Given what can only be described as an omnishambles of security breaches, is there much more that the ICO can do to warn data controllers of the risks they should take account of?
What might be helpful though, is data controllers refreshing their memories about the guidance which has emerged from the ICO over the past few years.
In terms of the top 7 ICO publications, (virtual) copies of the following guides really ought to be at every DPO’s fingertips:
7. Guidance on data security breach management (Dec 2012). This very high level, 8-page guide, builds on earlier advice that breaches of non-sensitive personal data relating to more than 1,000 victims should be notified to the ICO, while breaches of sensitive personal data relating to far fewer victims should also be notified.
6. Bring your own device (May 2013). This 13-page document contains advice on what a BYOD policy should contain, what security issues to consider with regard to data storage & transfers, and guidance on monitoring at work.
5. Guidance on the use of cloud computing (Oct 2012) This 23-page guide, evidently about to be revised by the ICO, contains a useful PIA-type check list which covering the issues (in terms of risks, confidentiality, integrity, availability & legal factors) to consider when using a cloud provider.
4. Privacy in mobile apps – guidance for app developers (Dec 2013). This 23-page guide contains some basic security advice, together with useful examples of good and bad practice for app developers.
3. Encryption (Mar 2016) This 35-page guide highlights, through a range of practical scenarios, when different encryption strategies can help provide a greater level of protection.
2. A practical guide to IT security (Jan 2016). This natty 18-page guide reports on 10 practical ways to secure IT systems. Sections offer high level guidance on the importance of:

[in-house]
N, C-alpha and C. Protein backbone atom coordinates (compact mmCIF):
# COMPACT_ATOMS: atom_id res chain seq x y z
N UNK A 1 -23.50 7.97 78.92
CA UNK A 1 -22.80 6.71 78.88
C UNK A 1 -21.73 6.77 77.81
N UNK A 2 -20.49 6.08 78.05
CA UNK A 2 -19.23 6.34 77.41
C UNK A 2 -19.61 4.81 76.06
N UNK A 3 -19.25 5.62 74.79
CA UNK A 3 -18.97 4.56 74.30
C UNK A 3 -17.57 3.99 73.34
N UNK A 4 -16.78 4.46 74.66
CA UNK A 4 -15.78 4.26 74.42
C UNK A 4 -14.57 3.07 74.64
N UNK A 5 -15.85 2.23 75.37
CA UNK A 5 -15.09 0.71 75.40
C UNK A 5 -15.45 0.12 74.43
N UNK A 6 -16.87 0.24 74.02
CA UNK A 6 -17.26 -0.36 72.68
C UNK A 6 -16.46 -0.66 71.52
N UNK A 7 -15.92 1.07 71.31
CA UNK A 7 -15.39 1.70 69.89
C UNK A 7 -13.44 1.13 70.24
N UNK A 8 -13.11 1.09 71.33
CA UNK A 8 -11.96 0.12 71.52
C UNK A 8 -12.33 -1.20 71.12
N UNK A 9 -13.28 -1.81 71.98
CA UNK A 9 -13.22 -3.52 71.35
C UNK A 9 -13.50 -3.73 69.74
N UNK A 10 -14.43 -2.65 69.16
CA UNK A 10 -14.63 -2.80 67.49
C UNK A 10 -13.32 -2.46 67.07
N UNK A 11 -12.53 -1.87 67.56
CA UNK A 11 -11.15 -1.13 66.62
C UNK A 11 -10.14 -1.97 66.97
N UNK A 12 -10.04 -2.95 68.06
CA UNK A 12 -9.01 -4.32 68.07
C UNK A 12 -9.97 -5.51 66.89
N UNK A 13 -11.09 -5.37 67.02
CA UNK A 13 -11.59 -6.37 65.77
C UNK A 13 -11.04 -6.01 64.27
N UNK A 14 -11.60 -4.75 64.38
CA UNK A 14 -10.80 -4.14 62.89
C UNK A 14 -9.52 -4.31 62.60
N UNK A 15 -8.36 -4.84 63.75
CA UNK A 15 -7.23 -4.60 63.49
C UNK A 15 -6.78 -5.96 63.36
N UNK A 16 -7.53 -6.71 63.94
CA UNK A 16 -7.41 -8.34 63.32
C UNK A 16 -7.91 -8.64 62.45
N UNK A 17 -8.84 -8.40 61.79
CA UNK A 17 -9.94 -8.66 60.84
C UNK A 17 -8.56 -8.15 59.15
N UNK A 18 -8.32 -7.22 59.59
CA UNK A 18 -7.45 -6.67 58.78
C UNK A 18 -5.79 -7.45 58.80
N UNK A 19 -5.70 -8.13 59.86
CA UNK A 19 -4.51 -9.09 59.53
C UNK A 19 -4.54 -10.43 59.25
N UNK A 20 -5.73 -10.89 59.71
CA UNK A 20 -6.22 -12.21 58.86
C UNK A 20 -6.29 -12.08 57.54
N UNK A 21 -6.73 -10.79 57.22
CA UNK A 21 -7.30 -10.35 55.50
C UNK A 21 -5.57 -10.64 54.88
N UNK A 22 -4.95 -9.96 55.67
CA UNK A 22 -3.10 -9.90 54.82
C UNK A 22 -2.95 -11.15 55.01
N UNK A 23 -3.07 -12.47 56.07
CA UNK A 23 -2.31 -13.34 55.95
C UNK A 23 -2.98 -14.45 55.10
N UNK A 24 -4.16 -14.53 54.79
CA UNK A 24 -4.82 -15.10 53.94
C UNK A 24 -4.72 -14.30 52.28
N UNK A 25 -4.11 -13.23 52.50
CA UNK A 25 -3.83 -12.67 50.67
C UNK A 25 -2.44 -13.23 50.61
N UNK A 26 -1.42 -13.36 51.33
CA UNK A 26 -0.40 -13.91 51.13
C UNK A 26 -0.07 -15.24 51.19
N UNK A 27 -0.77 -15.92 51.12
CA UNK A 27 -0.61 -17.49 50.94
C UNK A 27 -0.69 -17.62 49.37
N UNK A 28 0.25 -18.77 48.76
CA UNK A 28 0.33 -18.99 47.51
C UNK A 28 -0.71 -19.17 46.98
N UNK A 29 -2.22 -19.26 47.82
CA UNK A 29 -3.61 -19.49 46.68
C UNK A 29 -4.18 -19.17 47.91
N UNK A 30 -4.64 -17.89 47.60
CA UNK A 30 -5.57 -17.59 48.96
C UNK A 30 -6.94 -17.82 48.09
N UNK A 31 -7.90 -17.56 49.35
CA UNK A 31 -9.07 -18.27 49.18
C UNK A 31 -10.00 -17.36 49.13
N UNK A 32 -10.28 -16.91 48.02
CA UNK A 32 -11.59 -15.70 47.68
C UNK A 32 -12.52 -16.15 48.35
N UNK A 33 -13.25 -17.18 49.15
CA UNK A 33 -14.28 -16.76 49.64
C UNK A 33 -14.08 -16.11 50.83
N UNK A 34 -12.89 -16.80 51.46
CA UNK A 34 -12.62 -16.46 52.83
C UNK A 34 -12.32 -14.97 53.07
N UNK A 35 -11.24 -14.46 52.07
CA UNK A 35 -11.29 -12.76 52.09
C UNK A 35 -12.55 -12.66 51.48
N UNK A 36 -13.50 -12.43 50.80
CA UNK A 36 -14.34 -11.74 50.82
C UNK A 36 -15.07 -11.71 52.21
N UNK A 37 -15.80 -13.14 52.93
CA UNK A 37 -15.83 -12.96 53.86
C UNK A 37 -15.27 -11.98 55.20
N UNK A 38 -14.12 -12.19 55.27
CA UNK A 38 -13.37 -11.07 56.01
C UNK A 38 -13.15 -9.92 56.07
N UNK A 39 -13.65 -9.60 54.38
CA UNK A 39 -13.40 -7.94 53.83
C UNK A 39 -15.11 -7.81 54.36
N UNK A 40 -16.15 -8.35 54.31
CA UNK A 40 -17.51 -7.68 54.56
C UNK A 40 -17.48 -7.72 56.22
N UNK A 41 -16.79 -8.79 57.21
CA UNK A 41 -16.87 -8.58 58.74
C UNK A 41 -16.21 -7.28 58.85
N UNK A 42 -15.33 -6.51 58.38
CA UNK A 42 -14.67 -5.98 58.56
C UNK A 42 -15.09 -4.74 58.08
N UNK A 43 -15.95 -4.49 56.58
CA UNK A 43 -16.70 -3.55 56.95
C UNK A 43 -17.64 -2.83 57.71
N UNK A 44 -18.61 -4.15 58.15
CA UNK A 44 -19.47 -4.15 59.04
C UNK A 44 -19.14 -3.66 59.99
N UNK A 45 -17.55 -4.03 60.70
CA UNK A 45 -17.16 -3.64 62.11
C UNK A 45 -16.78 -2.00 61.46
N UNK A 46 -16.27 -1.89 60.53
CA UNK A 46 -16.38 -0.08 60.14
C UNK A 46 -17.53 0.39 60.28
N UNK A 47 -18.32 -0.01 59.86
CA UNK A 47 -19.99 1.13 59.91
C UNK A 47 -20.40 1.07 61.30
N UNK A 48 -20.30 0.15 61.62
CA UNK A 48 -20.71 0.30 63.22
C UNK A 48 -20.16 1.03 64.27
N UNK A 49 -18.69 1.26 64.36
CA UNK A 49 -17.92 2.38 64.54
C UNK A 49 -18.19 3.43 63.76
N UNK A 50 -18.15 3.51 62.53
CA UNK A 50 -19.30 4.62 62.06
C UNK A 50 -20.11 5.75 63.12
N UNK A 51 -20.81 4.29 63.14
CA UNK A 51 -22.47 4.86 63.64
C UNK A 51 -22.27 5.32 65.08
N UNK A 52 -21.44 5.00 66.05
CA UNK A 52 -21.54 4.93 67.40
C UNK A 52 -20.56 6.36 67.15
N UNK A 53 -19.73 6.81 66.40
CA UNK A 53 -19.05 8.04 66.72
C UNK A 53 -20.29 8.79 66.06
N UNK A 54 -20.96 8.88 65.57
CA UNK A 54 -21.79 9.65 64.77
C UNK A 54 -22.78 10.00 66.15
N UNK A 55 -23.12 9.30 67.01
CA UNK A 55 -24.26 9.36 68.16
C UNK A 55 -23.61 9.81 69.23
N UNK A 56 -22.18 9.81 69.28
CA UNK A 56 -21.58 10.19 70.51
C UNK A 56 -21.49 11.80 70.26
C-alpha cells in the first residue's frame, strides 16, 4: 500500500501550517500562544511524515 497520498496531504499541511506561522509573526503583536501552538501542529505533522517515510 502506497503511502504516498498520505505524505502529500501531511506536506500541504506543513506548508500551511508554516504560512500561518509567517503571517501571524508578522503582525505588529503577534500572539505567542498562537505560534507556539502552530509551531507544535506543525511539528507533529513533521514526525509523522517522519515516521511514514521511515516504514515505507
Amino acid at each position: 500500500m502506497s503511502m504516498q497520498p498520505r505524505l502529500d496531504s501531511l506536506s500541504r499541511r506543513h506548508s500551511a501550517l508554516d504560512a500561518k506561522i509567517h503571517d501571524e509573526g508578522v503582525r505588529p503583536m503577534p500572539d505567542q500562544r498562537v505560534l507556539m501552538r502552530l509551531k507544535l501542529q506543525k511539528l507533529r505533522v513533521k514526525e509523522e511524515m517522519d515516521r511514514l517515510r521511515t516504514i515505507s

- Assessing the threats
- Getting in line with Cyber Essentials
- Securing data on the move & in the office
- Securing data in the cloud
- Backing-up data
- Staff training
- Monitoring alerts
- Documenting controls
- Minimising data
- Monitoring contractors
However, and by a country mile, top of my list of "must read" ICO security publications is:
1. Protecting personal data in online services: learning from the mistakes of others (May 2014). This 46-page guide focusses on the most common 8 computer security vulnerabilities:
- Software updates
- SQL injection
- Unnecessary services
- Password storage
- SSL/TLS configuration
- Inappropriate locations
- Default credentials
So there you have it. Security breaches may well occur despite data controllers having taken account of the ICO’s advice – but woe betide a data controller that suffers a security breach because they’ve wilfully disregarded the published advice.
An inability to follow these basic guides will continue to be an aggravating factor that will be taken into account when the Information Commissioner decides what level of Civil Monetary Penalty to impose on a recalcitrant data controller.